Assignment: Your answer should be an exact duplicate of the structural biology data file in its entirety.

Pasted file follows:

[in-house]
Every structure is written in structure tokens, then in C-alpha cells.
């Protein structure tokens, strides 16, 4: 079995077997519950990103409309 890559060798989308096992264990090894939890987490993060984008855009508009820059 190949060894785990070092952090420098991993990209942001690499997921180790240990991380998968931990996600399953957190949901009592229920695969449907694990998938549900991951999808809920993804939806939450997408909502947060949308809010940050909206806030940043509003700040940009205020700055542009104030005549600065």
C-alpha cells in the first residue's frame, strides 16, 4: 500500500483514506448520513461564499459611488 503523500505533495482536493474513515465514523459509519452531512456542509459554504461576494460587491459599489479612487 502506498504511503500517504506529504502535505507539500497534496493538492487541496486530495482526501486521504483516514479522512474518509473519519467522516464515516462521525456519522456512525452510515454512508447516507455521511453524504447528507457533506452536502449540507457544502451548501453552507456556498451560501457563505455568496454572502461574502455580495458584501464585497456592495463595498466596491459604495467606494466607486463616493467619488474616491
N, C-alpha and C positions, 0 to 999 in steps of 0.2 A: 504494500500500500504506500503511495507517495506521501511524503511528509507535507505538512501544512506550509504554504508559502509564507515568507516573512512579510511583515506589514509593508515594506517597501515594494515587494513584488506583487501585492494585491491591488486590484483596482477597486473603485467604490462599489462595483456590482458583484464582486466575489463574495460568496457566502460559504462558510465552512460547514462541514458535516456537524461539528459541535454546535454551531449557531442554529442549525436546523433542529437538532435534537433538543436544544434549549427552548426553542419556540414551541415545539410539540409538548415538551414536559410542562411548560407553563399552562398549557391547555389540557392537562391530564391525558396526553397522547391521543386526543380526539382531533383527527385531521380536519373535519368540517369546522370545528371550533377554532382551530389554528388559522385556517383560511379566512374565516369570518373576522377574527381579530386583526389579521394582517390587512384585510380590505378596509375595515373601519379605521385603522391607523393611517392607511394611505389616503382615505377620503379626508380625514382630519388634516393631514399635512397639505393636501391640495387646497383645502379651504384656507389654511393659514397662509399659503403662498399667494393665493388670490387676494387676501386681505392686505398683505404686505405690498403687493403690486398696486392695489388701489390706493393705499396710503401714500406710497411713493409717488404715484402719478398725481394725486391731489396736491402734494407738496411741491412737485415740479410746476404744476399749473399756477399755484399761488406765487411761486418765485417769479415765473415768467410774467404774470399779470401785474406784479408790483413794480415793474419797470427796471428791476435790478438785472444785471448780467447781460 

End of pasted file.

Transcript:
[in-house]
Every structure is written in structure tokens, then in C-alpha cells.
């Protein structure tokens, strides 16, 4: 079995077997519950990103409309 890559060798989308096992264990090894939890987490993060984008855009508009820059 190949060894785990070092952090420098991993990209942001690499997921180790240990991380998968931990996600399953957190949901009592229920695969449907694990998938549900991951999808809920993804939806939450997408909502947060949308809010940050909206806030940043509003700040940009205020700055542009104030005549600065």
C-alpha cells in the first residue's frame, strides 16, 4: 500500500483514506448520513461564499459611488 503523500505533495482536493474513515465514523459509519452531512456542509459554504461576494460587491459599489479612487 502506498504511503500517504506529504502535505507539500497534496493538492487541496486530495482526501486521504483516514479522512474518509473519519467522516464515516462521525456519522456512525452510515454512508447516507455521511453524504447528507457533506452536502449540507457544502451548501453552507456556498451560501457563505455568496454572502461574502455580495458584501464585497456592495463595498466596491459604495467606494466607486463616493467619488474616491
N, C-alpha and C positions, 0 to 999 in steps of 0.2 A: 504494500500500500504506500503511495507517495506521501511524503511528509507535507505538512501544512506550509504554504508559502509564507515568507516573512512579510511583515506589514509593508515594506517597501515594494515587494513584488506583487501585492494585491491591488486590484483596482477597486473603485467604490462599489462595483456590482458583484464582486466575489463574495460568496457566502460559504462558510465552512460547514462541514458535516456537524461539528459541535454546535454551531449557531442554529442549525436546523433542529437538532435534537433538543436544544434549549427552548426553542419556540414551541415545539410539540409538548415538551414536559410542562411548560407553563399552562398549557391547555389540557392537562391530564391525558396526553397522547391521543386526543380526539382531533383527527385531521380536519373535519368540517369546522370545528371550533377554532382551530389554528388559522385556517383560511379566512374565516369570518373576522377574527381579530386583526389579521394582517390587512384585510380590505378596509375595515373601519379605521385603522391607523393611517392607511394611505389616503382615505377620503379626508380625514382630519388634516393631514399635512397639505393636501391640495387646497383645502379651504384656507389654511393659514397662509399659503403662498399667494393665493388670490387676494387676501386681505392686505398683505404686505405690498403687493403690486398696486392695489388701489390706493393705499396710503401714500406710497411713493409717488404715484402719478398725481394725486391731489396736491402734494407738496411741491412737485415740479410746476404744476399749473399756477399755484399761488406765487411761486418765485417769479415765473415768467410774467404774470399779470401785474406784479408790483413794480415793474419797470427796471428791476435790478438785472444785471448780467447781460 